The CLASP study endpoints have been previously described (9,10). The primary performance endpoints included procedural and clinical success. Procedural success was defined as at least 1 device deployed with successful retrieval of the delivery system at the time of the patient’s exit from the cardiac catheterization laboratory, and evidence of MR reduction ≤2+ at discharge without need for surgical or percutaneous intervention. Clinical success was defined as procedural success plus evidence of MR reduction to ≤2+ with absence of major adverse events (MAEs) at 30 days. The primary safety endpoint was a 30-day MAE rate defined as the composite of cardiovascular mortality, stroke, MI, new need for renal replacement therapy, severe bleeding (major, extensive, life-threatening, or fatal bleeding, as defined by the Mitral Valve Academic Research Consortium) (11), and reintervention for study device–related complications. All MAEs were adjudicated by an independent CEC to 1 year and site-reported thereafter in accordance with the protocol.

Secondary endpoints included NYHA functional class, 6-min walk distance (6MWD), and quality-of-life scores as measured by Kansas City Cardiomyopathy Questionnaire and EQ-5D (EuroQoL-5 Dimension). Clinical and echocardiographic assessments were conducted at 30 days, 1 year, and 2 years. 6MWD and quality-of-life assessments were performed to 1 year in accordance with the protocol.

Echocardiographic assessment

All patients underwent transthoracic echocardiography and transesophageal echocardiography prior to enrollment to assess anatomic feasibility and aid in procedural planning. All screening, baseline, and follow-up echocardiograms were analyzed by an independent core laboratory (Cardiovascular Core Lab at Morristown Medical Center, Morristown, New Jersey) according to pre-established protocols and American Society of Echocardiography guidelines (9–14).

Statistical methods

Continuous variables are presented as median (interquartile range) or mean ± SD comparing baseline and specific timepoints using paired Student’s t-test. Categorical data are expressed as a percentage and compared using the Wilcoxon signed rank test. Transvalvular gradients were analyzed using analysis of variance. Statistical significance was set at p < 0.05 as 2-tailed tests at a confidence level of 95%. Deltas were calculated using paired analyses.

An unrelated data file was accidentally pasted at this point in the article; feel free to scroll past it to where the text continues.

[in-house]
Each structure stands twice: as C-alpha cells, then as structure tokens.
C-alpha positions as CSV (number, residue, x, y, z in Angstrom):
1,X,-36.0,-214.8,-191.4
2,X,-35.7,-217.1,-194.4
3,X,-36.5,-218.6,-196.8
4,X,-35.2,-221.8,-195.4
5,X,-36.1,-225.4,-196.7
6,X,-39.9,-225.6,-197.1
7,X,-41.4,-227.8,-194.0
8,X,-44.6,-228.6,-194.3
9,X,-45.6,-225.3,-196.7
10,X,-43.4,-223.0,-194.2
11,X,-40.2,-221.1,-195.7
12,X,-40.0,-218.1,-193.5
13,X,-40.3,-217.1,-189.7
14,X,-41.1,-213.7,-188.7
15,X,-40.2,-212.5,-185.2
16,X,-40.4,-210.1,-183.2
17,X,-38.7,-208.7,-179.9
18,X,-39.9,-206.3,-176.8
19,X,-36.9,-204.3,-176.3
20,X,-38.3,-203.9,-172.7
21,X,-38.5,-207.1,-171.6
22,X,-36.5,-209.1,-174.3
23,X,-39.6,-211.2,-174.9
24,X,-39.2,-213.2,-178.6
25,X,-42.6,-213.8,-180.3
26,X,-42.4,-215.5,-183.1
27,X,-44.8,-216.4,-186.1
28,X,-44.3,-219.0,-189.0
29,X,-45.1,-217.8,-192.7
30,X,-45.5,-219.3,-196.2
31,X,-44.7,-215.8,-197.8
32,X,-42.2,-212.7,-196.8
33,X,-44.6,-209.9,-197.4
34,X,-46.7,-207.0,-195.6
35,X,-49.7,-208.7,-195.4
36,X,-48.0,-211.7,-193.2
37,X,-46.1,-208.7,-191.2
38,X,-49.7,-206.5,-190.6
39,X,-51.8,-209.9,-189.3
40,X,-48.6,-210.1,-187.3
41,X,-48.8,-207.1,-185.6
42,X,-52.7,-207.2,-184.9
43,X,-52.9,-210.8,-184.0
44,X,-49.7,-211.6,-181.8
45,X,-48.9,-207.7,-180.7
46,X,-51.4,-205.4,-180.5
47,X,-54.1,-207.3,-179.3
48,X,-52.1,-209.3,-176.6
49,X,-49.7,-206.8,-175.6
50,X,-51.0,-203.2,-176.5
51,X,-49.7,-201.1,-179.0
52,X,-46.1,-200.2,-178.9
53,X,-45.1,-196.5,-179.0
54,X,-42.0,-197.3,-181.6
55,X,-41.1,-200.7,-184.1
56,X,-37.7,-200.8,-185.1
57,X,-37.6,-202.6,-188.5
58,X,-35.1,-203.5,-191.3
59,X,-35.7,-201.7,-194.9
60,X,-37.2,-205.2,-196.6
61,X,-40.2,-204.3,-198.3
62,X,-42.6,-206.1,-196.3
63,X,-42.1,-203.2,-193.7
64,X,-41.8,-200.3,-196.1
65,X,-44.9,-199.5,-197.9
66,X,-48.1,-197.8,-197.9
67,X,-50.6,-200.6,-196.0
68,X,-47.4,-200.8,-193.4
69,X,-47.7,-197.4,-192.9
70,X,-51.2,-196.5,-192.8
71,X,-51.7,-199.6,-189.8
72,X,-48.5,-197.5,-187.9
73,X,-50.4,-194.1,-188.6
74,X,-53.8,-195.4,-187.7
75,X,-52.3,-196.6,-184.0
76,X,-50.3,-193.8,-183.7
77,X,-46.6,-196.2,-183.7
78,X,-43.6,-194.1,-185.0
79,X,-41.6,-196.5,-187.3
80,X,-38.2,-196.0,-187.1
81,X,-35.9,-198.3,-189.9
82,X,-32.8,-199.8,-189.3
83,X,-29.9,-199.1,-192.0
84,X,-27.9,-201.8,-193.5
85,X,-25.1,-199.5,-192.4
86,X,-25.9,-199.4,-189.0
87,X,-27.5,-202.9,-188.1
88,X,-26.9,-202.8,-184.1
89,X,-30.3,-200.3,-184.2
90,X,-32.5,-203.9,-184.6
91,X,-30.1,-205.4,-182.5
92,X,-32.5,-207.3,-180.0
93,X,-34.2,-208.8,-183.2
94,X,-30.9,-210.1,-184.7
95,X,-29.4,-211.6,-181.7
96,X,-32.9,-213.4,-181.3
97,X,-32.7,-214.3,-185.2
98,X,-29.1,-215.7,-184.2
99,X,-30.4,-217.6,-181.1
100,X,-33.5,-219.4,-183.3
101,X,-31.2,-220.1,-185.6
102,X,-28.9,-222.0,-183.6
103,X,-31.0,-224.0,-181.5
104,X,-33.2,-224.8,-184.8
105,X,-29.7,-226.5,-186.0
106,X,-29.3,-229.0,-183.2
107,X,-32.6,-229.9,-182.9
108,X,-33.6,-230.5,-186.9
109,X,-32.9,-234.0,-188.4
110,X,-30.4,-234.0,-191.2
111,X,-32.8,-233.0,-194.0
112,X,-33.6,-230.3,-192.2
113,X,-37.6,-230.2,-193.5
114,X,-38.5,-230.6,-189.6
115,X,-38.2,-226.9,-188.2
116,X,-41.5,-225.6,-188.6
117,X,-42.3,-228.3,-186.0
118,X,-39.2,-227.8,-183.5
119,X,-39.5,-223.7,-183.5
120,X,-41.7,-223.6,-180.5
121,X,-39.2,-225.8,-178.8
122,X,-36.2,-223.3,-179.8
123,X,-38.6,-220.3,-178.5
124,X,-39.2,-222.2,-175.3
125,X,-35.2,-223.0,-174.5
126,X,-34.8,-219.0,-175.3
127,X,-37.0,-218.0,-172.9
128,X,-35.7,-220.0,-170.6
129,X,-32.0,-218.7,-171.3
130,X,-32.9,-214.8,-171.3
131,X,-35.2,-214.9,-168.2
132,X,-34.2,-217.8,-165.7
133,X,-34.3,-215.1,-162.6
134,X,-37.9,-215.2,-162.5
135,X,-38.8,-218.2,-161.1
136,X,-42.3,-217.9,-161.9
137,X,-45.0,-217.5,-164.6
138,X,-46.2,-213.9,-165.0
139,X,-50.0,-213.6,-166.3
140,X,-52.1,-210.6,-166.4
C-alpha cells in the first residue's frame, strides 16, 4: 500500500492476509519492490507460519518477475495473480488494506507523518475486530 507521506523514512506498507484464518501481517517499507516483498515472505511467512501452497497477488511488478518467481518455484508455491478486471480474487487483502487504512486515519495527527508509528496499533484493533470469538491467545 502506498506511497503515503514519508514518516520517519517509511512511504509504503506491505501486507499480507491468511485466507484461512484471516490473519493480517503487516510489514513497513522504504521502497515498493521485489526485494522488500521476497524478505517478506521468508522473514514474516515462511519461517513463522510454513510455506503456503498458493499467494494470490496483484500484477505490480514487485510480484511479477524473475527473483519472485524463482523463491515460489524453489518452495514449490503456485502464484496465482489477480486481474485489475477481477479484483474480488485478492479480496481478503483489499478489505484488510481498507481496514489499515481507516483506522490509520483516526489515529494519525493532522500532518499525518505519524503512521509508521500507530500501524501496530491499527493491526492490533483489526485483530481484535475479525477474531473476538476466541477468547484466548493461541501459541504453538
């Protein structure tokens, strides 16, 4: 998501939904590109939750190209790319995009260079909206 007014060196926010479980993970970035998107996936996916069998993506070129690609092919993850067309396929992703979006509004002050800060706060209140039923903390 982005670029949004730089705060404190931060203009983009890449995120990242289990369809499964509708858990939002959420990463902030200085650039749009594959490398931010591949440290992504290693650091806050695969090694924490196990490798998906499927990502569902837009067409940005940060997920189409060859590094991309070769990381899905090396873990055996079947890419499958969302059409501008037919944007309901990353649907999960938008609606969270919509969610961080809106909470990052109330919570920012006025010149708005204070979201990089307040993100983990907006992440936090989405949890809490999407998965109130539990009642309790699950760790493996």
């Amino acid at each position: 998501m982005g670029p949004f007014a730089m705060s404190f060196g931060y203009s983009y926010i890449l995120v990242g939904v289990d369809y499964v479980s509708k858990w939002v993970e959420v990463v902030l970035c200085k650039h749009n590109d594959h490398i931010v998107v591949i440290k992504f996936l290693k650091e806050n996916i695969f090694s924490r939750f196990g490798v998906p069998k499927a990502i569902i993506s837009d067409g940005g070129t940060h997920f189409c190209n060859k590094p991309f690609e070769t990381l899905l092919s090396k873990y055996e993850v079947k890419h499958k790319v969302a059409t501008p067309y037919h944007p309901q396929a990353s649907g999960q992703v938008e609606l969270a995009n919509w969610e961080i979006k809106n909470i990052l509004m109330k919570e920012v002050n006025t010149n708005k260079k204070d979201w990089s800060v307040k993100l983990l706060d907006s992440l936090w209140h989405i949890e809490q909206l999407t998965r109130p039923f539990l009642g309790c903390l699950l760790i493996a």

Time-to-event variables were analyzed using Kaplan-Meier survival analysis, and the exponential Greenwood method was used to calculate standard error (15). The duration of follow-up is presented as median (interquartile range). Pre-procedure and post-procedure HF hospitalization rates were analyzed with a Poisson regression model using length of post-procedure follow-up days as an offset; statistical significance was computed with the Wald chi-square statistic from the model. All statistical analyses were performed using SAS Software version 9.4 (SAS Institute, Cary, North Carolina).


Between June 2017 and July 2020, 124 patients were treated with the PASCAL repair system at 14 sites in 5 countries. All patients were followed for at least 30 days with a median follow-up of 1.9 (interquartile range: 1.1 to 2.3) years and a maximum of 3.2 years (Supplemental Figure 2). At the time of analysis, patient follow-up is ongoing, with 10 patients pending 1-year follow-up and 32 pending 2-year follow-up. The echocardiographic core laboratory further assessed patients with mixed etiology and categorized as predominantly FMR or DMR, resulting in a total of 69% (n = 85) patients with FMR and 31% (n = 39) patients with DMR for analysis.

Baseline characteristics